I realized this week that watching television without knitting in my hands is pretty close to impossible. It’s not the lack of knitting, however, that makes it so, but the lack of quality programming. With knitting, I can sit through pretty much anything. (Gritty urban drama about drug abuse, joblessness and/or teen pregnancy, taking place Somewhere up North, being a notable exception.) With knitting in hand, I’m embarrassed to admit, I am really none too discriminating about what I’m willing to sit through. Of course, I’d rather be knitting than not, but without knitting it seems I’m rediscovering some standards, and that’s not a bad thing.
Thank you, knitsibs, for your support over the past week. I know there are many things more important than the question of whether or not one is able to knit. Home. Family. Whose turn it is to hold the remote. All that jazz. Still, it’s heartening to know that you understand, even more so to know that other knitters have faced similar physical injury issues and come through to the other side. I’m taking all your advice gratefully on board, and am actually feeling a little better this week. There’s less pain. Not knitting appears to be working.
Meanwhile, those who’ve been urging me to make productive use of the time without knitting (Read: shut up and go paint something) will be happy to know that I’ve been doing just that.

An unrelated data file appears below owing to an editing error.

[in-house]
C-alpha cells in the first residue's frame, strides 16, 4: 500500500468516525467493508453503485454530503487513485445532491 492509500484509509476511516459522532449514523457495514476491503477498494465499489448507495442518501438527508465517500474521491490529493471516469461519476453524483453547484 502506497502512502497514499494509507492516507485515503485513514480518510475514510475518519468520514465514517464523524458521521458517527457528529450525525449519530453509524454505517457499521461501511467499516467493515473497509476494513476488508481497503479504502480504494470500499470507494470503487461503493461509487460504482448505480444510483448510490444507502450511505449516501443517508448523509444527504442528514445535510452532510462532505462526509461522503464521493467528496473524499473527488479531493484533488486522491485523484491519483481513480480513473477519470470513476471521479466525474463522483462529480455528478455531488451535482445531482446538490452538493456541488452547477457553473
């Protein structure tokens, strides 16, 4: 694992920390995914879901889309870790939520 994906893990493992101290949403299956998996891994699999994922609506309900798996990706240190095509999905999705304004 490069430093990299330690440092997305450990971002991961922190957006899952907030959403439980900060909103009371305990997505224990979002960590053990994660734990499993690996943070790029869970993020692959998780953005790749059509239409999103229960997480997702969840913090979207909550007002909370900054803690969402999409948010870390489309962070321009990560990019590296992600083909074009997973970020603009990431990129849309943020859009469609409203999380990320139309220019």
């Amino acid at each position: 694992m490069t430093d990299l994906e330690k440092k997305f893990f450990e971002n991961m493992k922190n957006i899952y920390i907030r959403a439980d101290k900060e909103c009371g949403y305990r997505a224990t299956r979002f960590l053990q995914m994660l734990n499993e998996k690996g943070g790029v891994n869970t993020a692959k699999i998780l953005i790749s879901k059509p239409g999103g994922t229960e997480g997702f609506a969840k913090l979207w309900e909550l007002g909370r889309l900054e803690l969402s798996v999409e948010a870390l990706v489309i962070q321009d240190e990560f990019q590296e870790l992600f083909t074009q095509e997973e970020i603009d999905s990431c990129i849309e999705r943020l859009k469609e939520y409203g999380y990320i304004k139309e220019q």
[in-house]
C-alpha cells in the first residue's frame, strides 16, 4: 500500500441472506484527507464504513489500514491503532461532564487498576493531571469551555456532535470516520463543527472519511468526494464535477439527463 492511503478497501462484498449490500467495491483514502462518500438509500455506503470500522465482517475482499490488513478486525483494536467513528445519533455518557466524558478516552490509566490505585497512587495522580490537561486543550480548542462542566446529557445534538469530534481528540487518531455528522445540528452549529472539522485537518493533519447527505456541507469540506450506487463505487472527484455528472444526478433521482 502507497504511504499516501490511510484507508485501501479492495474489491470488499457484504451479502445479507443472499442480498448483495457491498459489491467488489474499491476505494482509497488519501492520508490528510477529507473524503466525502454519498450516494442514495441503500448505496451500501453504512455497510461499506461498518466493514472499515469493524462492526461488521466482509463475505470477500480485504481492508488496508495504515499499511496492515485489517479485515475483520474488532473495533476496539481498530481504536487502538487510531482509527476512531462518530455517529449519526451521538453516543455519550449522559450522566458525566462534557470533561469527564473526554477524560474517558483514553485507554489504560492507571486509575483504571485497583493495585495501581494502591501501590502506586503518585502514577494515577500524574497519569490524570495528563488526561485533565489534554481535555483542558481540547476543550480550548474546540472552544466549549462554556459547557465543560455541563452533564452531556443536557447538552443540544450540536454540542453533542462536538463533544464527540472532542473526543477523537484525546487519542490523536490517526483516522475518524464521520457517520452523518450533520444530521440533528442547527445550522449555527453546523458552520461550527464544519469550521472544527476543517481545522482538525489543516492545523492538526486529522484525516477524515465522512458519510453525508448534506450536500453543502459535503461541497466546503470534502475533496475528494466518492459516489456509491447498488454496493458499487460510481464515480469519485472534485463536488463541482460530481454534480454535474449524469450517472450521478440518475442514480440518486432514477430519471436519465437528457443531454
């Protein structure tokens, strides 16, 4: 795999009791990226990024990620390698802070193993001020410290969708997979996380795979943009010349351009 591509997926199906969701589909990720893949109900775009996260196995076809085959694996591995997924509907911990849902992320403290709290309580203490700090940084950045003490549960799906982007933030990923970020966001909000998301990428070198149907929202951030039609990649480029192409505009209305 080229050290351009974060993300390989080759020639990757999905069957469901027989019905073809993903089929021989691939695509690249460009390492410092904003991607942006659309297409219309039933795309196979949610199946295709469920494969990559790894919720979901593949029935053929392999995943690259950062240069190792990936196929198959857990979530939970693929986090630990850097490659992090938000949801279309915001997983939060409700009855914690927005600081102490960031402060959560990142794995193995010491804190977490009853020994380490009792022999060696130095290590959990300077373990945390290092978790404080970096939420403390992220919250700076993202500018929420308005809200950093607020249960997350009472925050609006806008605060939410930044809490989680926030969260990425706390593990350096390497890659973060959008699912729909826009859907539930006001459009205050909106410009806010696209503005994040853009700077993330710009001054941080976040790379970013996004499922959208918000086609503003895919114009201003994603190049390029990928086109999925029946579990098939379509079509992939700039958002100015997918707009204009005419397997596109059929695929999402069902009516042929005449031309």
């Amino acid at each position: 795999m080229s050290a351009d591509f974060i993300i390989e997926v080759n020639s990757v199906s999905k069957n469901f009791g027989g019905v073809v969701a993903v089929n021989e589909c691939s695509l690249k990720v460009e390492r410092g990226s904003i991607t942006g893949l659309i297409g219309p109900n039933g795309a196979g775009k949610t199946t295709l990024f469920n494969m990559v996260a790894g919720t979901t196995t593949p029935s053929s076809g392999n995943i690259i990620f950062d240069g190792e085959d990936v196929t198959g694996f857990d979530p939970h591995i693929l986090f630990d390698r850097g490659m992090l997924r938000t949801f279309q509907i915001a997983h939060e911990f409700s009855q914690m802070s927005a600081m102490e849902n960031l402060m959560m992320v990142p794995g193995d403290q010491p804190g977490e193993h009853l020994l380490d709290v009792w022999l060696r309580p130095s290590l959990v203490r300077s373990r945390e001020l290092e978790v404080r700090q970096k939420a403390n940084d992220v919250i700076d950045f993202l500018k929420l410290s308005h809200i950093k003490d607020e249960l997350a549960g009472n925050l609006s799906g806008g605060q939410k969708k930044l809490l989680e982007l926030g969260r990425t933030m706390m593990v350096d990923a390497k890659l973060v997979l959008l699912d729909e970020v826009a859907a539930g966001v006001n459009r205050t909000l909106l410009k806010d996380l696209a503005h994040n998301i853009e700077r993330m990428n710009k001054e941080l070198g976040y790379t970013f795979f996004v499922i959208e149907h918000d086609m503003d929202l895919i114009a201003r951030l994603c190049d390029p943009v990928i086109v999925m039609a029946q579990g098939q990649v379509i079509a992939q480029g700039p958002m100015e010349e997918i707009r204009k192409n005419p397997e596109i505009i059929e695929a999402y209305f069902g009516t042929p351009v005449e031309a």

Some good things: My familiar arrangement on the dining table – painting at one end, knitting at the other – works every bit as well substituting just about any other needlework project for knitting. What’s more, I can spin! Not on the wheel, not yet, but using the Spindle Ship is possible for short amounts of time (in all things, moderation) and the ‘ship has been flying this week. I’ve broken into my super special stash of fiber, and am spinning up The Good Stuff. (That’s camel down on the spindle.) I have some lush fiber in the queue, much of which I’ve been “saving” until I was a “good enough spinner”. Guess, what? I’m good enough.
Two years ago, while on the SeaSocks Cruise to Alaska, I watched everyone (okay, just Jasmin) buying up quiviut fiber, and I wanted some so badly. I’d never spun such a short staple fibre before and I was nervous about buying any, not wanting to waste money if my skills weren’t up to it. Jasmin asked what sorts of short staple fiber I had spun, and my answer was, “Um… none… but I have some!” Her advice was to practice on the fiber in my stash, the camel, then the angora, followed by the Mongolian cashmere, after which time I ought to be ready for that quiviet. I thanked her for her advice. My wallet thanked her. Tonia thanked her most profusely.
Two years on and I am finally, finally breaking into the good stuff, starting with the camel down. It’s a different sort of spinning than I’m used to, but I’m getting the hang of it. I can’t spin for very long, but even a few meters a day is a few meters more of camel yarn than I had yesterday. It’s reeeeeeeally soft and I am loving spinning it. But the best part is that it’s pretty hard to feel deprived of ANYTHING when you’ve got your hands full of luxury fiber.